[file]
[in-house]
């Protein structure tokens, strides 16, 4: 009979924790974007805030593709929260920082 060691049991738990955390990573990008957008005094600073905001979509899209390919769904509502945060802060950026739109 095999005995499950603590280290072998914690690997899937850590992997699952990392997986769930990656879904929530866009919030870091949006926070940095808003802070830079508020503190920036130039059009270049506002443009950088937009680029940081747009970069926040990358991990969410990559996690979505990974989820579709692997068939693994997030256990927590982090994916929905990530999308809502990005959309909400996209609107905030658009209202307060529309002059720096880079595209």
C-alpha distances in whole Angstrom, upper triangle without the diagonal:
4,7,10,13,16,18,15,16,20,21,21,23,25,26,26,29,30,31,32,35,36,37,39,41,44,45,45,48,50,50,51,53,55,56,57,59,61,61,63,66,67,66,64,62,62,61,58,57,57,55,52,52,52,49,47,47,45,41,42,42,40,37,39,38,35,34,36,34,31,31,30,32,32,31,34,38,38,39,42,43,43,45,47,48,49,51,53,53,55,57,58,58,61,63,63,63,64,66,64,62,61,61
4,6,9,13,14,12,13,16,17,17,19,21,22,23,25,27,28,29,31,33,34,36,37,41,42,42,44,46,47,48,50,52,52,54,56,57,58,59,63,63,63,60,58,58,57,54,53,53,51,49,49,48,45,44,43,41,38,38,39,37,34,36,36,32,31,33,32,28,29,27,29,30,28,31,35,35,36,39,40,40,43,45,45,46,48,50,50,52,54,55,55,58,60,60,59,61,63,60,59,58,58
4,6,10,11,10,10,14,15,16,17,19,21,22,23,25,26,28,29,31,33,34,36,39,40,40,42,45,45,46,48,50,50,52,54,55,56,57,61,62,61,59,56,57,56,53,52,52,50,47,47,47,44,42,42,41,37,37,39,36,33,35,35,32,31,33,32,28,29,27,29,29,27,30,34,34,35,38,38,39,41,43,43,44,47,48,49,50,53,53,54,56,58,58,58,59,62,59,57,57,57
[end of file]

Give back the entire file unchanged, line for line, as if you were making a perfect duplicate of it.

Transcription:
[in-house]
């Protein structure tokens, strides 16, 4: 009979924790974007805030593709929260920082 060691049991738990955390990573990008957008005094600073905001979509899209390919769904509502945060802060950026739109 095999005995499950603590280290072998914690690997899937850590992997699952990392997986769930990656879904929530866009919030870091949006926070940095808003802070830079508020503190920036130039059009270049506002443009950088937009680029940081747009970069926040990358991990969410990559996690979505990974989820579709692997068939693994997030256990927590982090994916929905990530999308809502990005959309909400996209609107905030658009209202307060529309002059720096880079595209």
C-alpha distances in whole Angstrom, upper triangle without the diagonal:
4,7,10,13,16,18,15,16,20,21,21,23,25,26,26,29,30,31,32,35,36,37,39,41,44,45,45,48,50,50,51,53,55,56,57,59,61,61,63,66,67,66,64,62,62,61,58,57,57,55,52,52,52,49,47,47,45,41,42,42,40,37,39,38,35,34,36,34,31,31,30,32,32,31,34,38,38,39,42,43,43,45,47,48,49,51,53,53,55,57,58,58,61,63,63,63,64,66,64,62,61,61
4,6,9,13,14,12,13,16,17,17,19,21,22,23,25,27,28,29,31,33,34,36,37,41,42,42,44,46,47,48,50,52,52,54,56,57,58,59,63,63,63,60,58,58,57,54,53,53,51,49,49,48,45,44,43,41,38,38,39,37,34,36,36,32,31,33,32,28,29,27,29,30,28,31,35,35,36,39,40,40,43,45,45,46,48,50,50,52,54,55,55,58,60,60,59,61,63,60,59,58,58
4,6,10,11,10,10,14,15,16,17,19,21,22,23,25,26,28,29,31,33,34,36,39,40,40,42,45,45,46,48,50,50,52,54,55,56,57,61,62,61,59,56,57,56,53,52,52,50,47,47,47,44,42,42,41,37,37,39,36,33,35,35,32,31,33,32,28,29,27,29,29,27,30,34,34,35,38,38,39,41,43,43,44,47,48,49,50,53,53,54,56,58,58,58,59,62,59,57,57,57